My last tid-bit is the most important.  It is my new mantra and one that I just might have stitched on a trucker hat or screened onto a mug:

Rule 5  Buy Travel Insurance.  Things can go wrong.  Things can also go horribly wrong.  You could end up admitted in a Sicilian hospital for five nights, for example, where no one speaks English.  Worse still, it could happen to your child.  You could need to get somewhere afterwards.  One day it might be funny, but in the thick of it…not so hilarious. And it will probably never be funny if you are still figuring out how to come up with tens of thousands of dollars that just weren’t in the plan.  Regular health insurance will cover you at Wally World or the Grand Canyon, but it usually doesn’t cross international borders.  If you are taking a passport, take out a policy.  Trust me.  And for extra giggles, find out everyone’s weight in kilograms.

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Skylarking

5 Apr

Get packing!

This past Saturday, Big Daddy decided that we needed to get prepared for our upcoming family trip.  That is happening in June.  Whatever.  The first bullet on the list was luggage.  What do we have?  Who’s taking what?  What are we checking?  Carrying on?  And yadda, yaddda, yadda.  This type of minutia is beyond tedious for me, especially double-digit weeks out from departure.  Oh, well.  In marriage, we humor one another and compromise all the way to the finish line.

Who knew that the luggage inventory would make Snakebite cry instead of me?  Apparently, we are raising a new-millennium Veruca Salt.  She began weeping that she thought the cruise was only twelve days, and WTH is this business about packing for eighteen days.  And then the statement that rocked our Saturday got vomited out between gulps and gasps…, “But, I don’t want to go to Europe, again.”  Where. Have. We. Gone. Wrong?  Am I raising a “me-me-me monster” by giving kick ass opportunities, or am I just dragging my poor kids into my own wanderlust and expecting them to be thrilled at how lucky they are and how they won the parental jackpot?  Is that so hard to get on board with???

Da plane! Da plane!

In earlier blogs, I have discussed how we stuffed a juvenile militia in a ‘wagon and rolled our happy asses down to Daytona Beach.  Granted, I did get to go on some pretty great trips before I ever got a high school diploma, but I also got left home.  A lot.  My Mom and Step-dad, Carolyn and Tom to you, belonged to this group called The Skylarks, here in Atlanta.  Basically, it was like having a part-share in a Boeing-720.   It was better than any country club.  For parents.  The Skylarks flew to Mexico, the Caribbean and Bermuda at least a couple of times a month.  This group, would never be allowed today, because you just showed up and went.  Sometimes they would have “mystery” trips.  You’d call in a couple of days ahead of time and get the packing list.  It was on your descent that the captain would announce where you were landing.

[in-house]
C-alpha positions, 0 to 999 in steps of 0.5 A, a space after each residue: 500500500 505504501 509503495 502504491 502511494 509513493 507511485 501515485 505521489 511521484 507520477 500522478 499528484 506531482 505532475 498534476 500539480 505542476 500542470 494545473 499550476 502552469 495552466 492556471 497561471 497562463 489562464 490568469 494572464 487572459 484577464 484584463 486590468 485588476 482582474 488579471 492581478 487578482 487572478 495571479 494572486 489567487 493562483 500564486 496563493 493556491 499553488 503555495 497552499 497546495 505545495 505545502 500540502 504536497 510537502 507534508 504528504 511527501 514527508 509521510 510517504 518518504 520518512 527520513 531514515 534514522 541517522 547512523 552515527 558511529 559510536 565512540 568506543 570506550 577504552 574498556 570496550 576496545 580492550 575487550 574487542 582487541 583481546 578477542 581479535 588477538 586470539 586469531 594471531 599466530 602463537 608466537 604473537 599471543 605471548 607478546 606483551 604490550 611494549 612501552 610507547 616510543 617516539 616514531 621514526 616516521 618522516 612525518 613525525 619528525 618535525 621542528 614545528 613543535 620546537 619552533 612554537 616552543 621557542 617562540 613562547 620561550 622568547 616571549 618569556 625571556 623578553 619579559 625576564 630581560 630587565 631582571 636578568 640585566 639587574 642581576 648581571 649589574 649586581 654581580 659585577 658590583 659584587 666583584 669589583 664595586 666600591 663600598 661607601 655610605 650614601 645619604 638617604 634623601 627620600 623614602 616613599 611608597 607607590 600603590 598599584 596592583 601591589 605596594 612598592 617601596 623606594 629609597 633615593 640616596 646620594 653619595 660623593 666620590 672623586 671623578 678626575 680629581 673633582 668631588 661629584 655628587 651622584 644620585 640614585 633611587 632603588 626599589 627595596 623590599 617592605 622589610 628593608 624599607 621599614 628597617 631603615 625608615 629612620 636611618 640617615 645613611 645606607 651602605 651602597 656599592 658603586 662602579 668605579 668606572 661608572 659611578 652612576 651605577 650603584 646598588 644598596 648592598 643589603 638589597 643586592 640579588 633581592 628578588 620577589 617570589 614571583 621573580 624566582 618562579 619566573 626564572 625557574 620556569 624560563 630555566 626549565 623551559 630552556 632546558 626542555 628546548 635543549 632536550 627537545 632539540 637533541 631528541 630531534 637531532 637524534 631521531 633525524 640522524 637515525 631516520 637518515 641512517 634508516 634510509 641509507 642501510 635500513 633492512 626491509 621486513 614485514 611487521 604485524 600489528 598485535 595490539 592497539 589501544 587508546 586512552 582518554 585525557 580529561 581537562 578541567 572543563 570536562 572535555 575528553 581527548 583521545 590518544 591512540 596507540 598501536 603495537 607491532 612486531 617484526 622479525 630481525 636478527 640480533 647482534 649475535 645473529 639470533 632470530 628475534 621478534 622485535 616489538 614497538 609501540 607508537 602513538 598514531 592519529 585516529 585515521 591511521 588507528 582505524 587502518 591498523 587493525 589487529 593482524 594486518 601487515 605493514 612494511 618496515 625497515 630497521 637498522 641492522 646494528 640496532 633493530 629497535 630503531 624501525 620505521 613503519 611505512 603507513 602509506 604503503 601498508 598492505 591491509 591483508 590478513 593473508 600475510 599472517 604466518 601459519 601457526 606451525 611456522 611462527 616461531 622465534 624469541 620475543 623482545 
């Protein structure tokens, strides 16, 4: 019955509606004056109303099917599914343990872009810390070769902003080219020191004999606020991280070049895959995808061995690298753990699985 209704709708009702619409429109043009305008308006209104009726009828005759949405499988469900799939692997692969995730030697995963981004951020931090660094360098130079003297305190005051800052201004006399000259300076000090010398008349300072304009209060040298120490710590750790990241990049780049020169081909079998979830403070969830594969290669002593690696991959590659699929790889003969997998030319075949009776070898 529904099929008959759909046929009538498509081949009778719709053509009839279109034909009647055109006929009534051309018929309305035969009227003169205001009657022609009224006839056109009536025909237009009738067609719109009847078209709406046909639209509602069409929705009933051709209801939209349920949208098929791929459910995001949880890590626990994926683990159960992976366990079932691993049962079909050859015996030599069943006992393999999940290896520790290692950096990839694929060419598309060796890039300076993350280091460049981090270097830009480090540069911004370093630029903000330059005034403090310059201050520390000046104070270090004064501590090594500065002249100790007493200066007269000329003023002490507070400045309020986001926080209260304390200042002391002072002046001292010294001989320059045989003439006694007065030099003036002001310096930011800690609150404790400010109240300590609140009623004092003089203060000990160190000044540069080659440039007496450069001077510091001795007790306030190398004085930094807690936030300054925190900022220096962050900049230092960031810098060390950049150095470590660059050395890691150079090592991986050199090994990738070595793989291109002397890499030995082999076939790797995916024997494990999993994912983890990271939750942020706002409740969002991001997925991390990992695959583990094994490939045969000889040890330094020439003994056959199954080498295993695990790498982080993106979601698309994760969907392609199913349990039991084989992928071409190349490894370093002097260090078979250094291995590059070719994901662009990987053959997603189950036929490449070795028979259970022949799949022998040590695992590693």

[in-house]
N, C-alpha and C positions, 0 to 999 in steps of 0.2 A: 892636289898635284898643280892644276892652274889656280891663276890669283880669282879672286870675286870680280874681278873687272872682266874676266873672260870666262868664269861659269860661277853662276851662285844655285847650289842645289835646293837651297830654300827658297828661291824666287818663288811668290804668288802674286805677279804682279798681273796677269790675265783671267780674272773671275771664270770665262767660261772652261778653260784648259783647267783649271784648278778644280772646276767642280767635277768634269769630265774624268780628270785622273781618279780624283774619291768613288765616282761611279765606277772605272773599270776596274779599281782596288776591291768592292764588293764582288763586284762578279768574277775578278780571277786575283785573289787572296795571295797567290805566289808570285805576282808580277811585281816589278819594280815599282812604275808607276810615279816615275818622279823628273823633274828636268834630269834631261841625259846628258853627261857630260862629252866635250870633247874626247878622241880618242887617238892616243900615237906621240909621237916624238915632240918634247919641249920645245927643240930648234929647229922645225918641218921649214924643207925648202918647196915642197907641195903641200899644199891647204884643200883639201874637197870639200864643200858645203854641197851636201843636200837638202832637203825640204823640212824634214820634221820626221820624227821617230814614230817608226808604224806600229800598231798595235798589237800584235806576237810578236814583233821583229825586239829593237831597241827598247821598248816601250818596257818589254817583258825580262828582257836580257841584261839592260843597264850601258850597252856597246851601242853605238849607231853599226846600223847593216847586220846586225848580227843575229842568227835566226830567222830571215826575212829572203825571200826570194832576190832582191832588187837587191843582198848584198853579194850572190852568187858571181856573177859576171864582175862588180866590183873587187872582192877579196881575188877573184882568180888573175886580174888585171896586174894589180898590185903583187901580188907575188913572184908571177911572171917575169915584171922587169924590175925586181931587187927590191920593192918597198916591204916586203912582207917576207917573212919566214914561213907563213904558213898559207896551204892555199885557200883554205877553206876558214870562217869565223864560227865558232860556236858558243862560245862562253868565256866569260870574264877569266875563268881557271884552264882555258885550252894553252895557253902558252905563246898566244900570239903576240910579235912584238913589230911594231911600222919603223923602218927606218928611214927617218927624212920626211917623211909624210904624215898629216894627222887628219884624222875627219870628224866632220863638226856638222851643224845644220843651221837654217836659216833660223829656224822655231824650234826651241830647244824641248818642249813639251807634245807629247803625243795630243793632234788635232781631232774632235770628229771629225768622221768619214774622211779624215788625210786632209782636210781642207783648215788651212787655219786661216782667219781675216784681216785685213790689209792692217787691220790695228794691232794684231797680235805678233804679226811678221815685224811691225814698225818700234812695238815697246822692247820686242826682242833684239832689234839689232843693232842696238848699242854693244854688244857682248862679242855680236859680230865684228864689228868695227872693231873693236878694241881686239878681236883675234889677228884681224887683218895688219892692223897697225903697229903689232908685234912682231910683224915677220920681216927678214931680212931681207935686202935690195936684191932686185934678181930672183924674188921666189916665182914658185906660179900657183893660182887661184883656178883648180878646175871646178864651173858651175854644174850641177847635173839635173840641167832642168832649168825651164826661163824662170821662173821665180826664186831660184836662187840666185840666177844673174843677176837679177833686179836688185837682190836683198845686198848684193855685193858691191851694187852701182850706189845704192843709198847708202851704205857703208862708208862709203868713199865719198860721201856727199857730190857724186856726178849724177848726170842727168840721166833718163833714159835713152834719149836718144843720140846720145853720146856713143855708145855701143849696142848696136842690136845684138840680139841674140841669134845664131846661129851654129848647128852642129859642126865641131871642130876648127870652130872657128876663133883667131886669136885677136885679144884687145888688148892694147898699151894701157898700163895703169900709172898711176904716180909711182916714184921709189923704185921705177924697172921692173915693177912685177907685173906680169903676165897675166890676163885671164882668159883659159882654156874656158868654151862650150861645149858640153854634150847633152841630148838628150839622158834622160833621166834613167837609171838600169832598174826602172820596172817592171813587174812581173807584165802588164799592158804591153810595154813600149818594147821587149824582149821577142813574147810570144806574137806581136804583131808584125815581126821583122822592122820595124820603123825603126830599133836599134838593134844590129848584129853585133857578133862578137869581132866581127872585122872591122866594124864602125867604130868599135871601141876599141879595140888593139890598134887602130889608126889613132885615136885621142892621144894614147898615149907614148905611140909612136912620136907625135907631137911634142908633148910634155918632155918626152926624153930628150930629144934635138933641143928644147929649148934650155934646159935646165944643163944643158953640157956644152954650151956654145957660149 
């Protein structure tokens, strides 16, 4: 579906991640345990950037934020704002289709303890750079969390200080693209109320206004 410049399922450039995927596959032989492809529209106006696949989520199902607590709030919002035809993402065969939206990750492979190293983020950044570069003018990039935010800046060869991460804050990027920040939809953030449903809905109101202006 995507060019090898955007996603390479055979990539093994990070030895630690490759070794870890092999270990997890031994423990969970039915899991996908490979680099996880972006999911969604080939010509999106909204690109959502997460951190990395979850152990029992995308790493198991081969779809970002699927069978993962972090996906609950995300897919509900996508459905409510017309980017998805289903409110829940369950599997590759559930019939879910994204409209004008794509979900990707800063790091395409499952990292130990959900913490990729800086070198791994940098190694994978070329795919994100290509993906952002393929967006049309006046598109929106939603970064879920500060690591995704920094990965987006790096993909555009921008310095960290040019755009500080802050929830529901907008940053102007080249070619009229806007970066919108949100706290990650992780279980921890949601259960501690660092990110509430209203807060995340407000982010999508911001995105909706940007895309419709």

My first trip out of the country was a Skylark’s trip Curacao.  The plane was like having a secret access pass to a nightclub.  Everyone knew each other and was loaded by the time we landed.  My brother, Chris, and I still talk about that trip and what we did.  Chris was allowed to “casino” and won enough money to buy some YSL cologne at the duty-free shop.  On another Skylarks trip to the Bahamas, the brothers gave me Jim Carroll’s The Basket Ball Diaries and J.D. Salinger’s The Catcher in the Rye to read while they ditched me at night and went to the resort clubs.  I was almost twelve.  The one time mom checked in at our room, she was pissed.  I later majored in Literature.  Who knew that being abandoned by skirt-chasing brothers would shape my academic future and influence me into a major that makes no money.

Vacation inclusion was not the norm.  Usually, us kids were secured at my Grandparent’s house.  It wasn’t the sort of multi-generational fantasy camp that most people think about when you say “Grandparent’s house”.  We didn’t bake cookies, go to the circus or play games together.  I don’t think they really liked kids all that much.  I always felt a bit jipped when we got picked up late Sunday afternoon by a couple of giddy, sunburned parents.  While my folks were swigging margaritas and dancing in a conga line on a beach, I was white knuckling it through episodes of Lawrence Welk, back-to-back Wild Kingdom and low-sodium meals.  So, now, as a parent, I take those kids everywhere!  I think that I’m doing the right thing, but… is this one of  t h o s e  things?

Will the real Veruca Salt please stand up?

One of those things is giving your kids something that you fantasized about growing up, only to have the shit disappointed out of them once they are out of college and off the parental dole.  I think it is probably a natural instinct to want to give your kids beyond what you think you had, be it material things, “quality time”, or just showering them with opportunities.  Give them too little; they’ll resent me.  Give them too much; they’ll still resent me.  Do nothing= still resentment.  I can’t win either in any scenario.  So we’re doing what I want to do. Because, really, it’s all about me.   And they’ll learn to get through it.